Not So Fast

Eat slower to avoid that post-meal bloat and still have room for pie.

When preparing for big meals, two hacks that can help with your stomach’s comfort to keep in mind are wearing stretchy pants and eating slowly.1 Stretchy pants are a fashion decision that can go a long way toward your post-meal comfort. However, eating more slowly may take a bit more strategizing.

A benefit of eating more slowly is that it may reduce the amount of air entering your stomach, which can contribute to feeling bloated.2 Slowing down while you eat will also give your body time to catch up with your intake.3 It can actually take up to 20 minutes for your body to process that you are full.4 The goal here is not to consume less food but to avoid the uncomfortably full feeling you might get after a large feast.

One way to help you slow down is to count how many times you chew. Though there is no proven magic number, it has been suggested by some to aim for 32 chews.5 What’s important to consider when you are chewing is that the first stage of the digestion process has already begun. In addition to breaking food into smaller pieces, your saliva makes it easier for food to pass through your esophagus, and it even contains an enzyme that helps break down starches.6 So aim for 32 or just chew until you feel that the bite of food has been sufficiently processed for the next part of the digestion process.

Implementing mindful eating practices is another way to help you take your time eating.7 Part of this practice involves focusing on the act of eating and considering the flavors and textures of the food. This will give you a chance to adequately chew, enhance your meal experience and help you savor the food.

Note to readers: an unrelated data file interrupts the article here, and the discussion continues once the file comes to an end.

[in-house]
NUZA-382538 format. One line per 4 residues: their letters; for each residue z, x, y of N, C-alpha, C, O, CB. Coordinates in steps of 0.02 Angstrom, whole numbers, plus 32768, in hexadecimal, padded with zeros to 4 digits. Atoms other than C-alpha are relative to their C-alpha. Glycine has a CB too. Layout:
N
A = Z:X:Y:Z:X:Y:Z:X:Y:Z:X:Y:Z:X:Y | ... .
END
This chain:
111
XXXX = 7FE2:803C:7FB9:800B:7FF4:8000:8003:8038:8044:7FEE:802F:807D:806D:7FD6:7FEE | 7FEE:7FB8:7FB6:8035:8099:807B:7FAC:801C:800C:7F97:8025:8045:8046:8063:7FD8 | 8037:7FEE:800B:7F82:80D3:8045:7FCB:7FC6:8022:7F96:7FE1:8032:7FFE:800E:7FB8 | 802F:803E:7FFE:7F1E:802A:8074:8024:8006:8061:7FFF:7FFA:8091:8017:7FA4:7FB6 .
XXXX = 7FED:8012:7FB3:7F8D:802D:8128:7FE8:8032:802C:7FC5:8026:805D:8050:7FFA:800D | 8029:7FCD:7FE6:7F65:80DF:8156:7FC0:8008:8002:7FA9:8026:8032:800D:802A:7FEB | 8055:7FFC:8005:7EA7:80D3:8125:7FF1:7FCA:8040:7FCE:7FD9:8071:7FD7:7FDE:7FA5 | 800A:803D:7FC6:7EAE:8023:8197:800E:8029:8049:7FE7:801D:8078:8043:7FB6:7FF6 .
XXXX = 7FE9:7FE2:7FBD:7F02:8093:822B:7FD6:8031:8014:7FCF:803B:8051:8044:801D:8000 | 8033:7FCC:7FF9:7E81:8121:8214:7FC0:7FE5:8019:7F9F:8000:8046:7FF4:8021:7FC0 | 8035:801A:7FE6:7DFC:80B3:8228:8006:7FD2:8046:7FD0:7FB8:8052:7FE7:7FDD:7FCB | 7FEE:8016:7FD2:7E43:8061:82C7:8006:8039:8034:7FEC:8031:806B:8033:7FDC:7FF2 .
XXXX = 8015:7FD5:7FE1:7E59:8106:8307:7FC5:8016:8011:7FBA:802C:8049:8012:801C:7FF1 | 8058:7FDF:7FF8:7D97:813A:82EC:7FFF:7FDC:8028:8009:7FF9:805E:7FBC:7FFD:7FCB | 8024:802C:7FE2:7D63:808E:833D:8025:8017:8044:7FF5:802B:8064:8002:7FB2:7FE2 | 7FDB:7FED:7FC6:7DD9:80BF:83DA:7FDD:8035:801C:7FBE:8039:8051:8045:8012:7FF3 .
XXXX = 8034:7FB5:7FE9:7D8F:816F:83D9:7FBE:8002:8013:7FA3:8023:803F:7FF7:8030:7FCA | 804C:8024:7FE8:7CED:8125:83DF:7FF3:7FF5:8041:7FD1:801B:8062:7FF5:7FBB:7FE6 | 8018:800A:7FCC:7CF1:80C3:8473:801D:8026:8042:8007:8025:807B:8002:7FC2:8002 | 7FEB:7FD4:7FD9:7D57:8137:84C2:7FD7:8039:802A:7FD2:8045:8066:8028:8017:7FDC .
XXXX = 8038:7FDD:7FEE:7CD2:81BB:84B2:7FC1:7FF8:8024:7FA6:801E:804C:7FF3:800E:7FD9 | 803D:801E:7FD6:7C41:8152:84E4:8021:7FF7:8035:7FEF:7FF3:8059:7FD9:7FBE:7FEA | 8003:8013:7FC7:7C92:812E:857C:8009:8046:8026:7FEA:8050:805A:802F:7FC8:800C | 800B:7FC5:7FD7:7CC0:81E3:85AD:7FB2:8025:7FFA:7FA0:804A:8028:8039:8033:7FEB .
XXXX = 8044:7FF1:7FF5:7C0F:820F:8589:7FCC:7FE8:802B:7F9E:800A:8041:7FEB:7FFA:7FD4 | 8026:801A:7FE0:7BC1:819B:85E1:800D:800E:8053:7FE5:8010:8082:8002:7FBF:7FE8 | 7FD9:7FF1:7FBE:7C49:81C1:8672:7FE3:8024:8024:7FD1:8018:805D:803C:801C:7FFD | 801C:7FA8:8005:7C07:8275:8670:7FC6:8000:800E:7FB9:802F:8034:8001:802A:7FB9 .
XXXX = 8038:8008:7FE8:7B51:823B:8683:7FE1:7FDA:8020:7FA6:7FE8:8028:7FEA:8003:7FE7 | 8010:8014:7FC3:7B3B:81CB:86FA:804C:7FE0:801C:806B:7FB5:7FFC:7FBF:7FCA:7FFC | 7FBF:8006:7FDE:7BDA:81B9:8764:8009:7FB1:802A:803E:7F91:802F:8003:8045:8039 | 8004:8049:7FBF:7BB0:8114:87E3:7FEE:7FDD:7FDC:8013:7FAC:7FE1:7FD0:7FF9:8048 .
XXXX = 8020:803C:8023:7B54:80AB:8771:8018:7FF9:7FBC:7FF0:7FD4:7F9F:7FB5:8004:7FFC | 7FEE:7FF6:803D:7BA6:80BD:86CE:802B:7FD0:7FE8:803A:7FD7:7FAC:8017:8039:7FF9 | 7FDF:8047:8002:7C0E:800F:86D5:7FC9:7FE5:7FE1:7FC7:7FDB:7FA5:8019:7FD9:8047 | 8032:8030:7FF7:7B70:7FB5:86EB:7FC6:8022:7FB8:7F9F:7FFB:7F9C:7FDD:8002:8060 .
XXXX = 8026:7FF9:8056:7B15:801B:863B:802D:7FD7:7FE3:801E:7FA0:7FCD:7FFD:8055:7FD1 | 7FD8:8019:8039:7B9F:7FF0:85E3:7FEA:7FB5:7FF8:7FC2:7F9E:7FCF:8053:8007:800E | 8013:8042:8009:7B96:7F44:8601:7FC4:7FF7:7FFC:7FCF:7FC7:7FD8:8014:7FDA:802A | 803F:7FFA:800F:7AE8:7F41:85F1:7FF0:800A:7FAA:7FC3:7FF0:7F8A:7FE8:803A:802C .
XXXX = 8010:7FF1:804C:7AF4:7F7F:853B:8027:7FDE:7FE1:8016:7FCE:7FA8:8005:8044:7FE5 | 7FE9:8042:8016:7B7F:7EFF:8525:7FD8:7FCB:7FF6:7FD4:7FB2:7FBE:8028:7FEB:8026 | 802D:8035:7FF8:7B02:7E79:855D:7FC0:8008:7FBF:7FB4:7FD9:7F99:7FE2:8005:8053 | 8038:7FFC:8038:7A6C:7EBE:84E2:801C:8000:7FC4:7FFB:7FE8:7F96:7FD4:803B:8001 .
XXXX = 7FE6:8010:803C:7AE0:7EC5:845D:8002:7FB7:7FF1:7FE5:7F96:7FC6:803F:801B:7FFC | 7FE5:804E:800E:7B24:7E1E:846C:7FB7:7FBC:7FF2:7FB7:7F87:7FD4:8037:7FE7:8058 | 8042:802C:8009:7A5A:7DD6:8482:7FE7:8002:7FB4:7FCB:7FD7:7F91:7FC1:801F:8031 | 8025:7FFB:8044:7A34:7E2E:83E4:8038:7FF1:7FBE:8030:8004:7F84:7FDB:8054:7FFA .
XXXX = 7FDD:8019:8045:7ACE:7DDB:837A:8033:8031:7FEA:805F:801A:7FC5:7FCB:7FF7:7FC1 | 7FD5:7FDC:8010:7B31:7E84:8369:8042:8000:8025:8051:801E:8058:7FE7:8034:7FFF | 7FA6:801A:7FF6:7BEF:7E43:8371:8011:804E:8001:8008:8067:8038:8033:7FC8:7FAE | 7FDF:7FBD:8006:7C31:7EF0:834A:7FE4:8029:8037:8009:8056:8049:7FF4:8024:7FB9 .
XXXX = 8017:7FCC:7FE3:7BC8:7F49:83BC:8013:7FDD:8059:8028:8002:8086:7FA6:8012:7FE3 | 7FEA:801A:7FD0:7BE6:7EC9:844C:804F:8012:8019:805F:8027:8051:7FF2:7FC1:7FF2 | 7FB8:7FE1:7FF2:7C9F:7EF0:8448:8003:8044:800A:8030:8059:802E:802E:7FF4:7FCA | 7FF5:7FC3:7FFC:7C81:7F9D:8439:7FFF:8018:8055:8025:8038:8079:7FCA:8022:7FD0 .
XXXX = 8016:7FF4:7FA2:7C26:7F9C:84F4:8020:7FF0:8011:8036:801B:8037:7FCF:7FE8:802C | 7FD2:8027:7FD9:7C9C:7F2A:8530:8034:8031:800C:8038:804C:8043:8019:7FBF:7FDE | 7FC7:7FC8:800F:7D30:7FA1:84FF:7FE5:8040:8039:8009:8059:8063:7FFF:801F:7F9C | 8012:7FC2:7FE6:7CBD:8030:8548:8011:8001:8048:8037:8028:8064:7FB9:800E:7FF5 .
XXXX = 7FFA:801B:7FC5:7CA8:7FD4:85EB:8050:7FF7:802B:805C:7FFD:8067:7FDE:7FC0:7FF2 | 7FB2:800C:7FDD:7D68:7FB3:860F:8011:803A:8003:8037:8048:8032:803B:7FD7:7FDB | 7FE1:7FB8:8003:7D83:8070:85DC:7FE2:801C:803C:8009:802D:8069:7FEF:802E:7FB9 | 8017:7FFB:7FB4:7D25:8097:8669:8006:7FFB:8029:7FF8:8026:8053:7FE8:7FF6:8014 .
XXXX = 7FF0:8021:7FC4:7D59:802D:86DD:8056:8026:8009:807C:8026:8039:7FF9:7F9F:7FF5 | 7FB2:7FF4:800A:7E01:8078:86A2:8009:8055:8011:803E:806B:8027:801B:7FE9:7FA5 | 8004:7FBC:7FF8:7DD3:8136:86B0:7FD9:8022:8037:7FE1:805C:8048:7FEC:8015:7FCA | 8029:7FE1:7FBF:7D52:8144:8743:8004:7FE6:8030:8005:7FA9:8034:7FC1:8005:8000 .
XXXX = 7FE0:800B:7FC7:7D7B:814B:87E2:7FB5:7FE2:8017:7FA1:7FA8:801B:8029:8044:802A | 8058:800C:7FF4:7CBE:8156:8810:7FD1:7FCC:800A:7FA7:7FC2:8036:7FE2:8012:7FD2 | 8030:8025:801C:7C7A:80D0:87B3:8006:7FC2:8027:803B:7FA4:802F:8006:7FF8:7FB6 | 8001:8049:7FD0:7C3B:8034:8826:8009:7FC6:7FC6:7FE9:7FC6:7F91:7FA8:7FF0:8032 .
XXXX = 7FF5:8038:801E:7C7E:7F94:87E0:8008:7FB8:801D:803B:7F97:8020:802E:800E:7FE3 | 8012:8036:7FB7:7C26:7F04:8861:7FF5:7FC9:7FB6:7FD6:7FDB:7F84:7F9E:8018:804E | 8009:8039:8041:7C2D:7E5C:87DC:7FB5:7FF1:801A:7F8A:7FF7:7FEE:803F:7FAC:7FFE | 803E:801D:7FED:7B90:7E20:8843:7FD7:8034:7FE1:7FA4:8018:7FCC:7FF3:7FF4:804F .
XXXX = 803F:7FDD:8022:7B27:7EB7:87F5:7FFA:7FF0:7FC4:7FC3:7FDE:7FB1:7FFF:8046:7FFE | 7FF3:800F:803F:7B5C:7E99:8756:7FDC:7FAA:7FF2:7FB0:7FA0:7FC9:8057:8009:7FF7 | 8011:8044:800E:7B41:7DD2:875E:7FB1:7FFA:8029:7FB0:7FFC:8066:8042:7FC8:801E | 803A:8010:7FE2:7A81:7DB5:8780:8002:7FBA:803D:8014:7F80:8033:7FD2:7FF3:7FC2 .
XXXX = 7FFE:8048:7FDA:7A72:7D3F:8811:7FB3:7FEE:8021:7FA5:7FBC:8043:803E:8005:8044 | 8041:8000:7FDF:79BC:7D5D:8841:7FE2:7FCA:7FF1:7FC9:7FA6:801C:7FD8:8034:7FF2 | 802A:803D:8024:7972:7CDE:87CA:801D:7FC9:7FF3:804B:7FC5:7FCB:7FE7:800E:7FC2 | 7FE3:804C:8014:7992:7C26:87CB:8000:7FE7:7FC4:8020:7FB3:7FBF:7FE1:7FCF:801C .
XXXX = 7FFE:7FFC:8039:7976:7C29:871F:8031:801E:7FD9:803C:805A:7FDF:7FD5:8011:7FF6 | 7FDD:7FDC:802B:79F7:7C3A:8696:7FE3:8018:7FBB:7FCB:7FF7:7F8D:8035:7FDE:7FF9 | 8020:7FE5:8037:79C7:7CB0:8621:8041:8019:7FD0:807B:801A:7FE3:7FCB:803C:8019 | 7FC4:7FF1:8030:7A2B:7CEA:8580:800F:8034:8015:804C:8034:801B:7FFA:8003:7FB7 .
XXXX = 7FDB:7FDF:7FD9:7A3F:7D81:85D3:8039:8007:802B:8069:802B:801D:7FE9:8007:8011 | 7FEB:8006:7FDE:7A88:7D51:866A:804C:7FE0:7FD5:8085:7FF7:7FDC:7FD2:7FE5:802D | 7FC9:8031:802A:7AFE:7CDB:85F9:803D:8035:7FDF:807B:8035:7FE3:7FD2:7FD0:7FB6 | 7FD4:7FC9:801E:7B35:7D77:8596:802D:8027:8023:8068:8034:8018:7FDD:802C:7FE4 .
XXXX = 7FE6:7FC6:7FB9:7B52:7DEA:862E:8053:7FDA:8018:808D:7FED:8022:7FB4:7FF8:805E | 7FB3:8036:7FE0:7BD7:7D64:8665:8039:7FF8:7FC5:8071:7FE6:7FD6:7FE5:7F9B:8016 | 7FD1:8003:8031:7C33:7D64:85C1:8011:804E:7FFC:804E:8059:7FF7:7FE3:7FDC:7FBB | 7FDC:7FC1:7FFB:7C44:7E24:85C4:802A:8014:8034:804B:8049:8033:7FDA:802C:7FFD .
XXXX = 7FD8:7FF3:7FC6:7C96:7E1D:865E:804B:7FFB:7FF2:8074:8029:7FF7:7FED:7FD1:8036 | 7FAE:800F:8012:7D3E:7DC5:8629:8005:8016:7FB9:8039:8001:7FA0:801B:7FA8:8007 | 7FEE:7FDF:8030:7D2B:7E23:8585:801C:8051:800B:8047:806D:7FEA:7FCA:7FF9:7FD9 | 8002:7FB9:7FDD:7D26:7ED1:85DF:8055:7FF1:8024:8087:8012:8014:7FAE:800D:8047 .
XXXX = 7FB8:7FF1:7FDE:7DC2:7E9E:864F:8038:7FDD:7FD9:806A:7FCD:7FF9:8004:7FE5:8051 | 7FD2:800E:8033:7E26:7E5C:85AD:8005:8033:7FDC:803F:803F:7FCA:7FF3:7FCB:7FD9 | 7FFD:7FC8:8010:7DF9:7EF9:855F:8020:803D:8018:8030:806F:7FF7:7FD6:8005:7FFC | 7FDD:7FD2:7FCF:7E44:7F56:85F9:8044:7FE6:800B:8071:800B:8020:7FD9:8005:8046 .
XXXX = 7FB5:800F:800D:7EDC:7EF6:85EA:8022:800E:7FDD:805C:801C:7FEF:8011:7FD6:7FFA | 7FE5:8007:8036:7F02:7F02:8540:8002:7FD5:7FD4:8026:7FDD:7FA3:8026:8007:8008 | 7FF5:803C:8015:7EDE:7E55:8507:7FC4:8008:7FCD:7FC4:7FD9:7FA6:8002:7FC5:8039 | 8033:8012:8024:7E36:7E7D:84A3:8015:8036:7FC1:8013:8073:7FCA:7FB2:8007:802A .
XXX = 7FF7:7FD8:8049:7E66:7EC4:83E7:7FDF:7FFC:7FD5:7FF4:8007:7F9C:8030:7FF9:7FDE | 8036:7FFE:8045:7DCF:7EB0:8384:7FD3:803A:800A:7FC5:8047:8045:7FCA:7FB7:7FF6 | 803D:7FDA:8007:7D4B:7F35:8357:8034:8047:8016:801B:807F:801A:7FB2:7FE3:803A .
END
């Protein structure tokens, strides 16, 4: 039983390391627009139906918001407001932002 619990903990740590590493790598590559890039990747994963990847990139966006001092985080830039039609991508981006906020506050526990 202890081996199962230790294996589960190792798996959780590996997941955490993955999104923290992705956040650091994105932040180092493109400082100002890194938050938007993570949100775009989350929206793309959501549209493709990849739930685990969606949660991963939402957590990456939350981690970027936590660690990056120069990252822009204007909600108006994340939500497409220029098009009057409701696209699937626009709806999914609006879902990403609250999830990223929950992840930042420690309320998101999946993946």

Hopefully, eating more slowly will help your stomach, give you a better appreciation for different dishes and leave you with more room for pie. Now bring out the dessert!


  1. Northwestern Medicine. Quick Does: Is Eating Too Fast Unhealthy? Accessed November 7, 2022.
  2. Cleveland Clinic. Health Essentials: Foods That Help Reduce Bloating. Accessed November 7, 2022.
  3. Cleveland Clinic. Bloated Stomach. Accessed November 7, 2022.
  4. Harvard Health Publishing. Mindful Eating. Accessed November 7, 2022.
  5. Intestinal Labs. Why is it so important to chew your food? Accessed November 7, 2022.
  6. National Institute of Diabetes and Digestive and Kidney Diseases. Your Digestive System & How it Works. Accessed November 7, 2022.
  7. American Diabetes Association - DiabetesSpectrum. Mindful Eating: The Art of Presence While You Eat. Accessed November 7, 2022.